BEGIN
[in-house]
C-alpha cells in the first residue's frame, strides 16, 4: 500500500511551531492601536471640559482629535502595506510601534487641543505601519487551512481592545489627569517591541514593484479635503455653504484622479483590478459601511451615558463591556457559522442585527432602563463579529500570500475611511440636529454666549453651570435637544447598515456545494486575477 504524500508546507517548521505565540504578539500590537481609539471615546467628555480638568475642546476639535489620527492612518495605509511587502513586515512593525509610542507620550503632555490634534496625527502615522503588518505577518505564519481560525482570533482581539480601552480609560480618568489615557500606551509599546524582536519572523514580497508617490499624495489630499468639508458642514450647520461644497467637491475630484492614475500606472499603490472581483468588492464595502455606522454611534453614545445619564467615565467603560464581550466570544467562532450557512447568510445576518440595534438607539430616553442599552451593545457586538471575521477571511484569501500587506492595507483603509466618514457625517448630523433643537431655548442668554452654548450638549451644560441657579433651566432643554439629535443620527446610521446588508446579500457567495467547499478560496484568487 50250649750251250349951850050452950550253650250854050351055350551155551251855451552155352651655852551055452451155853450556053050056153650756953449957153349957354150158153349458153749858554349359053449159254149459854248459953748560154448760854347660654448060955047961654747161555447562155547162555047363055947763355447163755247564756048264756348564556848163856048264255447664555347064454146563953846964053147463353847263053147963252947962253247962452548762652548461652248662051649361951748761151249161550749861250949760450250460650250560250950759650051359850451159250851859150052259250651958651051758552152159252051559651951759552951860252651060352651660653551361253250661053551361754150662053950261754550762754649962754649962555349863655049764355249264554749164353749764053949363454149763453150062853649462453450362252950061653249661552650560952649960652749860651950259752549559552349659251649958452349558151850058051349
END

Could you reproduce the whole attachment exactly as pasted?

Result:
[in-house]
C-alpha cells in the first residue's frame, strides 16, 4: 500500500511551531492601536471640559482629535502595506510601534487641543505601519487551512481592545489627569517591541514593484479635503455653504484622479483590478459601511451615558463591556457559522442585527432602563463579529500570500475611511440636529454666549453651570435637544447598515456545494486575477 504524500508546507517548521505565540504578539500590537481609539471615546467628555480638568475642546476639535489620527492612518495605509511587502513586515512593525509610542507620550503632555490634534496625527502615522503588518505577518505564519481560525482570533482581539480601552480609560480618568489615557500606551509599546524582536519572523514580497508617490499624495489630499468639508458642514450647520461644497467637491475630484492614475500606472499603490472581483468588492464595502455606522454611534453614545445619564467615565467603560464581550466570544467562532450557512447568510445576518440595534438607539430616553442599552451593545457586538471575521477571511484569501500587506492595507483603509466618514457625517448630523433643537431655548442668554452654548450638549451644560441657579433651566432643554439629535443620527446610521446588508446579500457567495467547499478560496484568487 50250649750251250349951850050452950550253650250854050351055350551155551251855451552155352651655852551055452451155853450556053050056153650756953449957153349957354150158153349458153749858554349359053449159254149459854248459953748560154448760854347660654448060955047961654747161555447562155547162555047363055947763355447163755247564756048264756348564556848163856048264255447664555347064454146563953846964053147463353847263053147963252947962253247962452548762652548461652248662051649361951748761151249161550749861250949760450250460650250560250950759650051359850451159250851859150052259250651958651051758552152159252051559651951759552951860252651060352651660653551361253250661053551361754150662053950261754550762754649962754649962555349863655049764355249264554749164353749764053949363454149763453150062853649462453450362252950061653249661552650560952649960652749860651950259752549559552349659251649958452349558151850058051349